first-time boot configuration process.
(Note: Redhat bug
76467 seems to cover this; I've added a comment describing what
I really wish Redhat would get over this passion for using
disk partition labels, or at least detect when the labels it wants
to use are already taken.
Onward through hardware configuration. It didn't detect my LCD monitor,
but that was easy to correct. It correctly detected and configured
the sound card. It didn't try to configure a printer. At the end
of hardware configuration, it took me to a graphical login screen
(no option for non-graphical login was offered), and I logged in to
a gnome desktop, with a rather pretty background and some nicely
small and professional looking taskbars. The default gnome theme
looks nice, and the font in the terminal app (gnome-terminal)
is very readable on this 1280x1024 monitor.
The default browser is Firefox, one of the 1.0 preview releases,
with nice looking fonts.
The first step was to try and configure a printer. Double-clicking
on the "Computer" desktop icon offered only my two optical drives,
the hard drive, and "Network". The Redhat menu in the panel,
though, offered "System Settings->Printer", which ran printconf-gui,
which revealed that FC3 had in fact autodetected my Epson Photo 700
and configured it. Strangely, printconf-gui's "Test" menu was
greyed out, so I wasn't able to "print a test page" that way.
I tried quitting printconf-gui, restarting it (still grey),
left-clicking on the printer (still grey), right-clicking on the
printer (nothing test-y in the context menu) -- and the Test menu
finally ungreyed! The test page printed beautifully -- centered on
the page, something Debian's CUPS setup has never managed.
Clicking on the red ! in the taskbar took me to up2date;
clicking through the screens ended up updating only the kernel,
apparently because updates aren't auto-selected and I have to
manually "Select all" in order to update anything. Once I figured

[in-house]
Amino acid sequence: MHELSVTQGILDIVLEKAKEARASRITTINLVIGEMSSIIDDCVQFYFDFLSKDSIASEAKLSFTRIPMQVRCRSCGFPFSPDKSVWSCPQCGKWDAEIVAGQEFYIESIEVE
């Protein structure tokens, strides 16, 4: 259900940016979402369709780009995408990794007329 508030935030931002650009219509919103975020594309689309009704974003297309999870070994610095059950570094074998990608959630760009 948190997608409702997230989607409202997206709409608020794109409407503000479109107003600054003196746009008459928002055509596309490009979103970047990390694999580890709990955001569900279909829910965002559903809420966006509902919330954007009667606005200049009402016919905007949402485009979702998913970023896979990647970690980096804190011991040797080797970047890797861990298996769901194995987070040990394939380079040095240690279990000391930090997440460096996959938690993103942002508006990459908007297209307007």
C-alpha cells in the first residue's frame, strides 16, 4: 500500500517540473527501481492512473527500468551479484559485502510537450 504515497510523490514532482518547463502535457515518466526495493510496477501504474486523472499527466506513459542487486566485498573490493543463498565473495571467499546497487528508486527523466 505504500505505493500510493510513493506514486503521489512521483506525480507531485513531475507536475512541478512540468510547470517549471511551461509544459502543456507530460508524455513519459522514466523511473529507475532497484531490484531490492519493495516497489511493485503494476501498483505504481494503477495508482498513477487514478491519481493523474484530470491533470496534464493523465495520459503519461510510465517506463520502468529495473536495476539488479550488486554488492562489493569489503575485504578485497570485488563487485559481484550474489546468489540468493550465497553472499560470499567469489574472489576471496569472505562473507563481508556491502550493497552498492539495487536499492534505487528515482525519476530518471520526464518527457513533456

this out, up2date, via yum, got started updating the other 75
available packages. But it only got halfway through before it
hung (the window wouldn't repaint). It turned out that kill -1
on the up2date process didn't help, but kill -1 on the
/usr/bin/python -u /usr/sbin/up2date made the window wake up and
start updating again. I had to repeat this several times during the
multi-hour update. Then it died, apparently with no memory of which
systems it had already updated.
A Fedora expert suggested that I should
- Go to /etc/yum.repos.d and add .us.west to the end of the url
in every file that has a mirrorlist entry, then
- Use yum -y update instead of up2date, because up2date doesn't
seem to work right for anyone.
Indeed, that seems to be working much better, and it turns out that
I can move the RPMs already downloaded from /var/spool/up2date to
/var/cache/yum/updates-released/packages so I don't have to
re-download them (whew!)
So overall, FC3 gets a mixed review.
The installer is pretty good. It's a bit light on feedback: for
instance, not telling me that a printer was configured (or giving
me an option to change it), which would have added a warm fuzzy
since it turned out it handled it so well; or not giving me a
non-graphical login option. The desktop look is clean and usable.
OTOH, the boot totally failed due to the LABEL=/ problem, and
up2date totally failed. A novice user, wiping out the disk,
wouldn't see the partitioning problem, but if up2date is as
flaky as it seems (everyone I talked to has had problems with it)
it's hard to understand why they don't just use yum directly,
and offer more mirror options (up2date only gave me a choice
of one server, which was obviously overloaded).
[ 22:58 Nov 17, 2004
More linux |
permalink to this entry |